WILMINGTON, Del. — Sen. Joseph R. Biden Jr. entered the 1988 Democratic presidential race today with a promise to rekindle idealism in America and replace what he called an ethic of greed.
"For too long, we have sacrificed personal excellence and moral values to the mere accumulation of material things. . . . For a decade, led by Ronald Reagan, self-aggrandizement has been the full-throated cry of our society: 'Got mine, get yours!' " Biden said.
"Compassion for the poor, the hungry and the homeless among us can no longer be viewed as charity," he said in a clear reference to President Reagan's suggestions that private charity could make up for reductions in federal social programs.
Biden, senator from Delaware since 1973, is the fifth Democrat to announce his candidacy for the party's 1988 presidential nomination.
Biden, 44, considered with Jesse Jackson as one of the two best orators in the field, has raised more money than any of his rivals. But he is at the bottom in public opinion surveys.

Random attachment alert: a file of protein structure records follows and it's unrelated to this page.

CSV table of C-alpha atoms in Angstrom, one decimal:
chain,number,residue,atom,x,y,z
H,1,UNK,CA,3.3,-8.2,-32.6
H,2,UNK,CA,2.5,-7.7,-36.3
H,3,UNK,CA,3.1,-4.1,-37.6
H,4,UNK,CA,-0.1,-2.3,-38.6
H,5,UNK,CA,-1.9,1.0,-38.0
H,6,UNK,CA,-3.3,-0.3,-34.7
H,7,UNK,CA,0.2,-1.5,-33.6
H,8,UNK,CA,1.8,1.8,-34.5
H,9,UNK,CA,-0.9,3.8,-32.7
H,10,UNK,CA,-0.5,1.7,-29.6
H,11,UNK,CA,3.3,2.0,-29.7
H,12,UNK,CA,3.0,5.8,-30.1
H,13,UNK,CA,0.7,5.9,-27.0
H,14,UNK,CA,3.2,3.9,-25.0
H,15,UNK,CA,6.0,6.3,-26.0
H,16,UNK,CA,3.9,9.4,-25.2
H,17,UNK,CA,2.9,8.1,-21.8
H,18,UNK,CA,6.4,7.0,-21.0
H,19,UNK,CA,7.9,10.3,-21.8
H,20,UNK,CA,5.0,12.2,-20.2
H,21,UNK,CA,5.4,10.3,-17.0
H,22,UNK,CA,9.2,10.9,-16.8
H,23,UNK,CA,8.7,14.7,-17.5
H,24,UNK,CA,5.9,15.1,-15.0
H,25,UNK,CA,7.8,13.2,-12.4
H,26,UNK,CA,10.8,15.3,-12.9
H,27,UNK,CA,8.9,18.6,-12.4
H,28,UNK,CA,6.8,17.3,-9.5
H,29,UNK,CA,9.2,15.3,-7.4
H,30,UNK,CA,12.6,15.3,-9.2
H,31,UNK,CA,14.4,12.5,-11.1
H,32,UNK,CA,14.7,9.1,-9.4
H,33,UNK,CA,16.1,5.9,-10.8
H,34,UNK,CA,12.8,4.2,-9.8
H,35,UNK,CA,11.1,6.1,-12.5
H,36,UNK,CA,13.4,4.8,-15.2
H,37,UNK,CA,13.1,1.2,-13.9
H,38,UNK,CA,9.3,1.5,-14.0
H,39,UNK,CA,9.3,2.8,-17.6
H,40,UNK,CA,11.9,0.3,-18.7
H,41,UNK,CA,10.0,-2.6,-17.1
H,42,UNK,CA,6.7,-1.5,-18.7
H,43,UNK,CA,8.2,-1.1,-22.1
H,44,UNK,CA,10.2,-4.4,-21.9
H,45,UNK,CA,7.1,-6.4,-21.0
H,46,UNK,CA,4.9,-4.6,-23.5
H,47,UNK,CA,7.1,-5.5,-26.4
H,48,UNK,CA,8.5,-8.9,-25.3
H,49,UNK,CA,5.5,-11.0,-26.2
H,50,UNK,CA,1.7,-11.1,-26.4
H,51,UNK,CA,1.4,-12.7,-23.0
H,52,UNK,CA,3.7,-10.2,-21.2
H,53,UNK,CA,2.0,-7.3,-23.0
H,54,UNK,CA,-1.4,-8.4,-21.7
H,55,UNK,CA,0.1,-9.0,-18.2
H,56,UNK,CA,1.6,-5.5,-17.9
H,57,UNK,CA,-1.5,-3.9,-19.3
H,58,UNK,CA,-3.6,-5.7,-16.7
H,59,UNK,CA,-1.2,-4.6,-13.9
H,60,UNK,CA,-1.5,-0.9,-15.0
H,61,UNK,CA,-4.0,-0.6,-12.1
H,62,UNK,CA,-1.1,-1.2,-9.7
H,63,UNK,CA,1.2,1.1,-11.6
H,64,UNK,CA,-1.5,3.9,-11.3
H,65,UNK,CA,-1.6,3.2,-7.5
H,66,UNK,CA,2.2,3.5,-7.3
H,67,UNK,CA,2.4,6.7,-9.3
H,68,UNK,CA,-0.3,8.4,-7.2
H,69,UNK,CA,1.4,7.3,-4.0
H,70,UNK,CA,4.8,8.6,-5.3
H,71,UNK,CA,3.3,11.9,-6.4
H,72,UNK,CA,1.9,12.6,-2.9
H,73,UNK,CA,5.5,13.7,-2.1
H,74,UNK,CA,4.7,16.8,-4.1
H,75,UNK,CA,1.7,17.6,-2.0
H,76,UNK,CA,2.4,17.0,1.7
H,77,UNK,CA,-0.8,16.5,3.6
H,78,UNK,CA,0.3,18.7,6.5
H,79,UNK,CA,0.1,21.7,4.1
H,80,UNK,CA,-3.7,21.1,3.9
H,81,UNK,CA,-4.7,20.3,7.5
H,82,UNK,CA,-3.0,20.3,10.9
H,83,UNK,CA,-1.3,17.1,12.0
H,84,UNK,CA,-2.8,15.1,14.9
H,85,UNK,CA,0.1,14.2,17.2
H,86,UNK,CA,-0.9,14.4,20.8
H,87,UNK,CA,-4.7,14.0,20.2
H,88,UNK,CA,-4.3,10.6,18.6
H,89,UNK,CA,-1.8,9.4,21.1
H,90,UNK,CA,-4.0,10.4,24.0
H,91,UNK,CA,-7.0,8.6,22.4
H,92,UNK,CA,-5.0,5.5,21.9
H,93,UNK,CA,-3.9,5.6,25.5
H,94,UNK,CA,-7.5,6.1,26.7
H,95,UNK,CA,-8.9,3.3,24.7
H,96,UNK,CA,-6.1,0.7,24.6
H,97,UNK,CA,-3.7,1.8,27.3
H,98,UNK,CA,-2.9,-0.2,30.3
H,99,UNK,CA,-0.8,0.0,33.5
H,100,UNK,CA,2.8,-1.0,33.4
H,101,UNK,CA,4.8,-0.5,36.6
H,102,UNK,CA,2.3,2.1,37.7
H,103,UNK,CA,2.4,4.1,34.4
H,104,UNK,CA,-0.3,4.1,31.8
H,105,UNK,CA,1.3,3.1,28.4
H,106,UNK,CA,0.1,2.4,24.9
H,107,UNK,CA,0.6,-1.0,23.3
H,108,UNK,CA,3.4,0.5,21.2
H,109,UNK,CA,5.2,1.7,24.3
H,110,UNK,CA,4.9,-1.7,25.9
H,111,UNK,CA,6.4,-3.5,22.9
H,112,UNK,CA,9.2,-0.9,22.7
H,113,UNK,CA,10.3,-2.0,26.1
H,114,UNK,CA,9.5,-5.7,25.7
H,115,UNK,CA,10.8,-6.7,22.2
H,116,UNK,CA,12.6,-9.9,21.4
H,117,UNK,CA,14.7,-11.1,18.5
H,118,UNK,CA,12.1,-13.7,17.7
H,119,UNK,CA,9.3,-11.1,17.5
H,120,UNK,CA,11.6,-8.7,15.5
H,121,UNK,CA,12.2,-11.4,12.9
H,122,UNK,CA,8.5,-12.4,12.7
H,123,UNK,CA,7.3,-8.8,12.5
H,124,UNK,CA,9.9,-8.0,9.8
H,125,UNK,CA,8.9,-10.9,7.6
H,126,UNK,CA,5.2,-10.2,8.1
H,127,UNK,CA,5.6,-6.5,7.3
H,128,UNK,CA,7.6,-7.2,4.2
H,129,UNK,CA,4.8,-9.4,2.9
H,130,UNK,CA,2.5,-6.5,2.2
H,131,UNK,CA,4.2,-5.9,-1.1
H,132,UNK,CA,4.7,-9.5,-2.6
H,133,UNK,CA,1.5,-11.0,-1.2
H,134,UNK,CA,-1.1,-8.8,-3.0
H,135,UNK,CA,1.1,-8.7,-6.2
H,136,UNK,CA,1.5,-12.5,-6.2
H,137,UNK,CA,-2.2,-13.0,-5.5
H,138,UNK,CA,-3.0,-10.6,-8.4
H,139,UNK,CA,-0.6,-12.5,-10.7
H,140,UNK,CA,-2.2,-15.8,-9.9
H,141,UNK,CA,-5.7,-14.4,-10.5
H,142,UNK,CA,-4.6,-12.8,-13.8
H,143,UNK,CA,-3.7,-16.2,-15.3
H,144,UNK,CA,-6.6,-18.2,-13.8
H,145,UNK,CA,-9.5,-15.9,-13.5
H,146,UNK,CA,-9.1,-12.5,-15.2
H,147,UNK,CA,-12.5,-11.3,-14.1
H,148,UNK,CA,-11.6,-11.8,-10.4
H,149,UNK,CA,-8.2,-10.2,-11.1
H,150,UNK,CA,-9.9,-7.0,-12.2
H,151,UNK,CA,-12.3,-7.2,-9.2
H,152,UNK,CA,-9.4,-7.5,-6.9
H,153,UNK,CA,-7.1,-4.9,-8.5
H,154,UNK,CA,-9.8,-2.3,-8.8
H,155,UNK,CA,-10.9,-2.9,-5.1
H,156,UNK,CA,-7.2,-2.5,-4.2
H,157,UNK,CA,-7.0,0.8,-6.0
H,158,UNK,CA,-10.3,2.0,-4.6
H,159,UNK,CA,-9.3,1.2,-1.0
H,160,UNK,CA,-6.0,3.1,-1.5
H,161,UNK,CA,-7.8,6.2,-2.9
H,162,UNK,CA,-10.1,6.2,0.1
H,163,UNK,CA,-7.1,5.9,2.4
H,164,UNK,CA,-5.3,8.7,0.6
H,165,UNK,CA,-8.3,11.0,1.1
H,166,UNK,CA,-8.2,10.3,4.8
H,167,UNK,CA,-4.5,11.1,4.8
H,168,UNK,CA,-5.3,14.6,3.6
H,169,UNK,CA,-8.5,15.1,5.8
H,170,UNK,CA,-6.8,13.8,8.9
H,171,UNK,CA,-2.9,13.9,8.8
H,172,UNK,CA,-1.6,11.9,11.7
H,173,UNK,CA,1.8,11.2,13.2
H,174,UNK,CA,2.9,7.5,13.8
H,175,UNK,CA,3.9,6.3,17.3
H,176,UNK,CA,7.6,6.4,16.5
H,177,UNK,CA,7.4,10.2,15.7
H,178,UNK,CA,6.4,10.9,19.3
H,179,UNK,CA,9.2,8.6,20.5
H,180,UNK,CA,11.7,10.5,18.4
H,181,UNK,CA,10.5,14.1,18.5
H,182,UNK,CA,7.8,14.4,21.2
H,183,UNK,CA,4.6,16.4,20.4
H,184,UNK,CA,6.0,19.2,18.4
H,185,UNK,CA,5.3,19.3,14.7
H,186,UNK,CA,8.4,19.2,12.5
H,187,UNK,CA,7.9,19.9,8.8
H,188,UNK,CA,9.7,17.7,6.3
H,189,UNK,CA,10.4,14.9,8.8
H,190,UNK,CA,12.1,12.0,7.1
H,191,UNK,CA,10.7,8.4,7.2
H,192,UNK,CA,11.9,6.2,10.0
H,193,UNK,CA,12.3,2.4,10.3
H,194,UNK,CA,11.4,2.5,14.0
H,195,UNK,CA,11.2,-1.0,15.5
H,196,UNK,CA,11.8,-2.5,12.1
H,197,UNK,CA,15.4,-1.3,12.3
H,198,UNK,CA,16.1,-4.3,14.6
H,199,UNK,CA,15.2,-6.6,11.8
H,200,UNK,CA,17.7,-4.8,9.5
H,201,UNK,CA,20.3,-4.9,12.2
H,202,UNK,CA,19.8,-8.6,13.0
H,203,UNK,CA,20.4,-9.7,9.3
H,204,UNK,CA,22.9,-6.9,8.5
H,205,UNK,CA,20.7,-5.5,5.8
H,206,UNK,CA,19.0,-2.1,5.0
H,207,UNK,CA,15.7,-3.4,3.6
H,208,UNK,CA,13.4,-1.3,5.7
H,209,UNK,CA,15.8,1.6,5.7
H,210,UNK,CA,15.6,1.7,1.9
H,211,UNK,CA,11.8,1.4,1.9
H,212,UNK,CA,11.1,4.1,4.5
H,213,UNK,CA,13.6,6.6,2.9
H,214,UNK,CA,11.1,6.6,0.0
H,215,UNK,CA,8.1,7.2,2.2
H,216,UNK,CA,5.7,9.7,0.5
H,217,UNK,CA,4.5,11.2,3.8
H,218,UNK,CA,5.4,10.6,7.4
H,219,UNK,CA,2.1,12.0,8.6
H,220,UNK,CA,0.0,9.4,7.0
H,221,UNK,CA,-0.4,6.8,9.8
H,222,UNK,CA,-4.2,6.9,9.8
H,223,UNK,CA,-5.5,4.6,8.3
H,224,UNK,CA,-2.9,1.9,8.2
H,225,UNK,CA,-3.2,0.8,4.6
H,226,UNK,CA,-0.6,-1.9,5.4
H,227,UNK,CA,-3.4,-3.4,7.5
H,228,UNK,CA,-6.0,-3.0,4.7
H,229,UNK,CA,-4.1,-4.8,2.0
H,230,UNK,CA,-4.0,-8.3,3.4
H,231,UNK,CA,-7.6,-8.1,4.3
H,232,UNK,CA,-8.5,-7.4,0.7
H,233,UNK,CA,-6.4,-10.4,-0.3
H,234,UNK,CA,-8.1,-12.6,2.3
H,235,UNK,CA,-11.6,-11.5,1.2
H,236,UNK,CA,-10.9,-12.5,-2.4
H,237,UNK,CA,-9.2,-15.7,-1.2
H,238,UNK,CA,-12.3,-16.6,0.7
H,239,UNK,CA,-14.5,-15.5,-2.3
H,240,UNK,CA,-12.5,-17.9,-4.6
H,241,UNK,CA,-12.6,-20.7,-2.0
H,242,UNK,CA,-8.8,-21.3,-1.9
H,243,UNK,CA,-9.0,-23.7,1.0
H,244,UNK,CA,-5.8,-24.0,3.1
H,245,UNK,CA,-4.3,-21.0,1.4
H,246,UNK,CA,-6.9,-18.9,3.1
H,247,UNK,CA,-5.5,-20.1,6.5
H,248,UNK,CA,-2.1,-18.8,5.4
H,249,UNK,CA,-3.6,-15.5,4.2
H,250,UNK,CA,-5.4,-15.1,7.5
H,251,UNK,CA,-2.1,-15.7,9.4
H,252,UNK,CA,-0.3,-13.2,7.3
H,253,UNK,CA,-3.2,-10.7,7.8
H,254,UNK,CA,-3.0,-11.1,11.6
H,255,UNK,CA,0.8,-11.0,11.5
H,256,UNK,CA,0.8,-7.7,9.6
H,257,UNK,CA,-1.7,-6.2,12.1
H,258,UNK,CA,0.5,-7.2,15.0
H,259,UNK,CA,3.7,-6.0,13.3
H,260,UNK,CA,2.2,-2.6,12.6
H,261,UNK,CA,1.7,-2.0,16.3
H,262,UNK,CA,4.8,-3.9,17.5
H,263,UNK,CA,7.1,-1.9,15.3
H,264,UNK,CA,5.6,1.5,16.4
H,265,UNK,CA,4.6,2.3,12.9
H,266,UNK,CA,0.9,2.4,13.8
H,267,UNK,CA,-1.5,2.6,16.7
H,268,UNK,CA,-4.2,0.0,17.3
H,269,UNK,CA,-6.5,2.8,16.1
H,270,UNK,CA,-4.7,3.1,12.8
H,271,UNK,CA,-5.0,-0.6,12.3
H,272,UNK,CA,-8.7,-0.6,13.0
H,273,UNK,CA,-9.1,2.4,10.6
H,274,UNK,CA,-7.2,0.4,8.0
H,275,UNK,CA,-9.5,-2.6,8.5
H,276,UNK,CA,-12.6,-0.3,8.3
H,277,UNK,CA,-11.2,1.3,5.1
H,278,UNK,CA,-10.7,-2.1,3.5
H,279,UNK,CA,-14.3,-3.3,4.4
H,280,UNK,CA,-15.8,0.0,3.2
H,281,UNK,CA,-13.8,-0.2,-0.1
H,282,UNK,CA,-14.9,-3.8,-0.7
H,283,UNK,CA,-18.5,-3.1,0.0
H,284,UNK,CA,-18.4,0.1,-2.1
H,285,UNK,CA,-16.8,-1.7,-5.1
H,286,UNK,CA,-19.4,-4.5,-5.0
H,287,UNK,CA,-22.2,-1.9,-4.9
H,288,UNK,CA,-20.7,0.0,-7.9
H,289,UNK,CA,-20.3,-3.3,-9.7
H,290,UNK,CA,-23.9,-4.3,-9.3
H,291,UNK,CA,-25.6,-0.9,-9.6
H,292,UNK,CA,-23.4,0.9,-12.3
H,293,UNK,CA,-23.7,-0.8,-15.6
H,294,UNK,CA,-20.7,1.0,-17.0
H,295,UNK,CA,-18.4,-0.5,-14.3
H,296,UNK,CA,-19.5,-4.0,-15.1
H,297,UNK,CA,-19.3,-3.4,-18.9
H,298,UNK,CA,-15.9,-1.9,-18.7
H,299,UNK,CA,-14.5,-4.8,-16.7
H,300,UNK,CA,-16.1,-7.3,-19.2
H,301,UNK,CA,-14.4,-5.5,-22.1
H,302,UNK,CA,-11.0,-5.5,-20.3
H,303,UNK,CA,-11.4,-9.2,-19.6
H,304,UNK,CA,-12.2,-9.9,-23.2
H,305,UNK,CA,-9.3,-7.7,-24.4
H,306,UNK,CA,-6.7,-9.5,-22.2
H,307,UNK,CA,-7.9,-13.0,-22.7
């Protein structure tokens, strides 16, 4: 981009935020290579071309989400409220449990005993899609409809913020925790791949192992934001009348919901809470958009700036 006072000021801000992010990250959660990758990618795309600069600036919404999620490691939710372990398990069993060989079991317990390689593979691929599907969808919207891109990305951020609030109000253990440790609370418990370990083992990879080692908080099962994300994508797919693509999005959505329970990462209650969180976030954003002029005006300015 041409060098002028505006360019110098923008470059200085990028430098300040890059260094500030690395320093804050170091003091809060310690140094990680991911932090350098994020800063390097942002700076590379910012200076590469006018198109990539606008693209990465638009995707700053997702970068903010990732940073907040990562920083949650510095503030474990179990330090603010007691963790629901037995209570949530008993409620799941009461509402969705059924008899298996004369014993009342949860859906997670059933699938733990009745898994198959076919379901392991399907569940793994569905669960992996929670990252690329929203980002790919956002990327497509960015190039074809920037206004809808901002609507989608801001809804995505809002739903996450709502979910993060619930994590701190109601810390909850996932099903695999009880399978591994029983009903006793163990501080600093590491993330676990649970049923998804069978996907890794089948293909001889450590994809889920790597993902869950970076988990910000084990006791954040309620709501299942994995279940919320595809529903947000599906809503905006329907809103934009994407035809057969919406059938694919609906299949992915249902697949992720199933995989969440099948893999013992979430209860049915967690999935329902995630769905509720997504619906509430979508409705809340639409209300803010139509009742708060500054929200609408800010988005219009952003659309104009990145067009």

Heads Judiciary Panel
He has a generally liberal voting record and has used his position on the Judiciary Committee, which he now chairs, to block Senate approval of judicial nominees considered unfriendly to minorities.
But he also has a reputation for brashness and arrogance and has broken with liberal orthodoxy by seeking limits on school busing and opposing federal funding for abortion.
Calling America "a nation at risk," Biden told supporters at the Wilmington train station from which he commutes to Washington daily that every issue in the election must be weighed against the obligation to provide a better world for the country's children.
Biden, who is pitching his campaign toward the post-World War II "Baby Boom" generation that accounts for 60% of American voters, said he was not making a selfish appeal.
"In 1988, the clarion call for my generation is not 'It's our turn,' but rather 'It's our moment of obligation and opportunity,' " he declared.
Other Democrats who have announced include Massachusetts Gov. Michael S. Dukakis, former Arizona Gov. Bruce Babbitt, Rep. Richard A. Gephardt of Missouri and Sen. Paul Simon of Illinois.